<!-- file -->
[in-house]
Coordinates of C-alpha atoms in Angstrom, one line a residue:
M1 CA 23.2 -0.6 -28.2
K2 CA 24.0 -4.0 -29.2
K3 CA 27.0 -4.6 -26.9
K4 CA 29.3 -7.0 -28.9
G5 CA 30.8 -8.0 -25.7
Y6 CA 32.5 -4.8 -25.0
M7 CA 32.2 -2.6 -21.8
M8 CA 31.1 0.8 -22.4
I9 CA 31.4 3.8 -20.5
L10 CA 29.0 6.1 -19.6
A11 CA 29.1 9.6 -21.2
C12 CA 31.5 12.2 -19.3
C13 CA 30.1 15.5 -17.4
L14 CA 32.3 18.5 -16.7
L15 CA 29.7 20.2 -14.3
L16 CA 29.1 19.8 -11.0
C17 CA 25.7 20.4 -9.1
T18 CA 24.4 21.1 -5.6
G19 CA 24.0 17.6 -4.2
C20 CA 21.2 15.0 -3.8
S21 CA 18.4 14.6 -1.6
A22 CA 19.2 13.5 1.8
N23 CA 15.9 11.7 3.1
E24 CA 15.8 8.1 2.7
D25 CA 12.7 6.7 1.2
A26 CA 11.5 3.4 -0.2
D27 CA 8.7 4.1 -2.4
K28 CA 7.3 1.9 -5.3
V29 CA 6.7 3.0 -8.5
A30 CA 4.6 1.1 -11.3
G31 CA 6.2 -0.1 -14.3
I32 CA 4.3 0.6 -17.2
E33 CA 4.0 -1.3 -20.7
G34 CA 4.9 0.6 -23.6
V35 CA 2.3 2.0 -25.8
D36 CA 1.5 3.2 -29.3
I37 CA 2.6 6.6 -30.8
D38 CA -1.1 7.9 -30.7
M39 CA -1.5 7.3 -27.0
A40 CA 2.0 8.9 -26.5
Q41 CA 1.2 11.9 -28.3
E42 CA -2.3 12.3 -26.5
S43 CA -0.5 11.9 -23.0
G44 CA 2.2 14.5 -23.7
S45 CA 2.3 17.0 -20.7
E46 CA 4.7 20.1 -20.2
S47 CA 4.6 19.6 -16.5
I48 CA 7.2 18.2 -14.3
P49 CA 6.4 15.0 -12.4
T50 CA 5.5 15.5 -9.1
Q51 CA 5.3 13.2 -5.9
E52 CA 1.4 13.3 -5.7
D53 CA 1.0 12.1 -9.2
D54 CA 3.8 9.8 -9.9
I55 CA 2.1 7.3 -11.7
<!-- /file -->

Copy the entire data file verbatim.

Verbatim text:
[in-house]
Coordinates of C-alpha atoms in Angstrom, one line a residue:
M1 CA 23.2 -0.6 -28.2
K2 CA 24.0 -4.0 -29.2
K3 CA 27.0 -4.6 -26.9
K4 CA 29.3 -7.0 -28.9
G5 CA 30.8 -8.0 -25.7
Y6 CA 32.5 -4.8 -25.0
M7 CA 32.2 -2.6 -21.8
M8 CA 31.1 0.8 -22.4
I9 CA 31.4 3.8 -20.5
L10 CA 29.0 6.1 -19.6
A11 CA 29.1 9.6 -21.2
C12 CA 31.5 12.2 -19.3
C13 CA 30.1 15.5 -17.4
L14 CA 32.3 18.5 -16.7
L15 CA 29.7 20.2 -14.3
L16 CA 29.1 19.8 -11.0
C17 CA 25.7 20.4 -9.1
T18 CA 24.4 21.1 -5.6
G19 CA 24.0 17.6 -4.2
C20 CA 21.2 15.0 -3.8
S21 CA 18.4 14.6 -1.6
A22 CA 19.2 13.5 1.8
N23 CA 15.9 11.7 3.1
E24 CA 15.8 8.1 2.7
D25 CA 12.7 6.7 1.2
A26 CA 11.5 3.4 -0.2
D27 CA 8.7 4.1 -2.4
K28 CA 7.3 1.9 -5.3
V29 CA 6.7 3.0 -8.5
A30 CA 4.6 1.1 -11.3
G31 CA 6.2 -0.1 -14.3
I32 CA 4.3 0.6 -17.2
E33 CA 4.0 -1.3 -20.7
G34 CA 4.9 0.6 -23.6
V35 CA 2.3 2.0 -25.8
D36 CA 1.5 3.2 -29.3
I37 CA 2.6 6.6 -30.8
D38 CA -1.1 7.9 -30.7
M39 CA -1.5 7.3 -27.0
A40 CA 2.0 8.9 -26.5
Q41 CA 1.2 11.9 -28.3
E42 CA -2.3 12.3 -26.5
S43 CA -0.5 11.9 -23.0
G44 CA 2.2 14.5 -23.7
S45 CA 2.3 17.0 -20.7
E46 CA 4.7 20.1 -20.2
S47 CA 4.6 19.6 -16.5
I48 CA 7.2 18.2 -14.3
P49 CA 6.4 15.0 -12.4
T50 CA 5.5 15.5 -9.1
Q51 CA 5.3 13.2 -5.9
E52 CA 1.4 13.3 -5.7
D53 CA 1.0 12.1 -9.2
D54 CA 3.8 9.8 -9.9
I55 CA 2.1 7.3 -11.7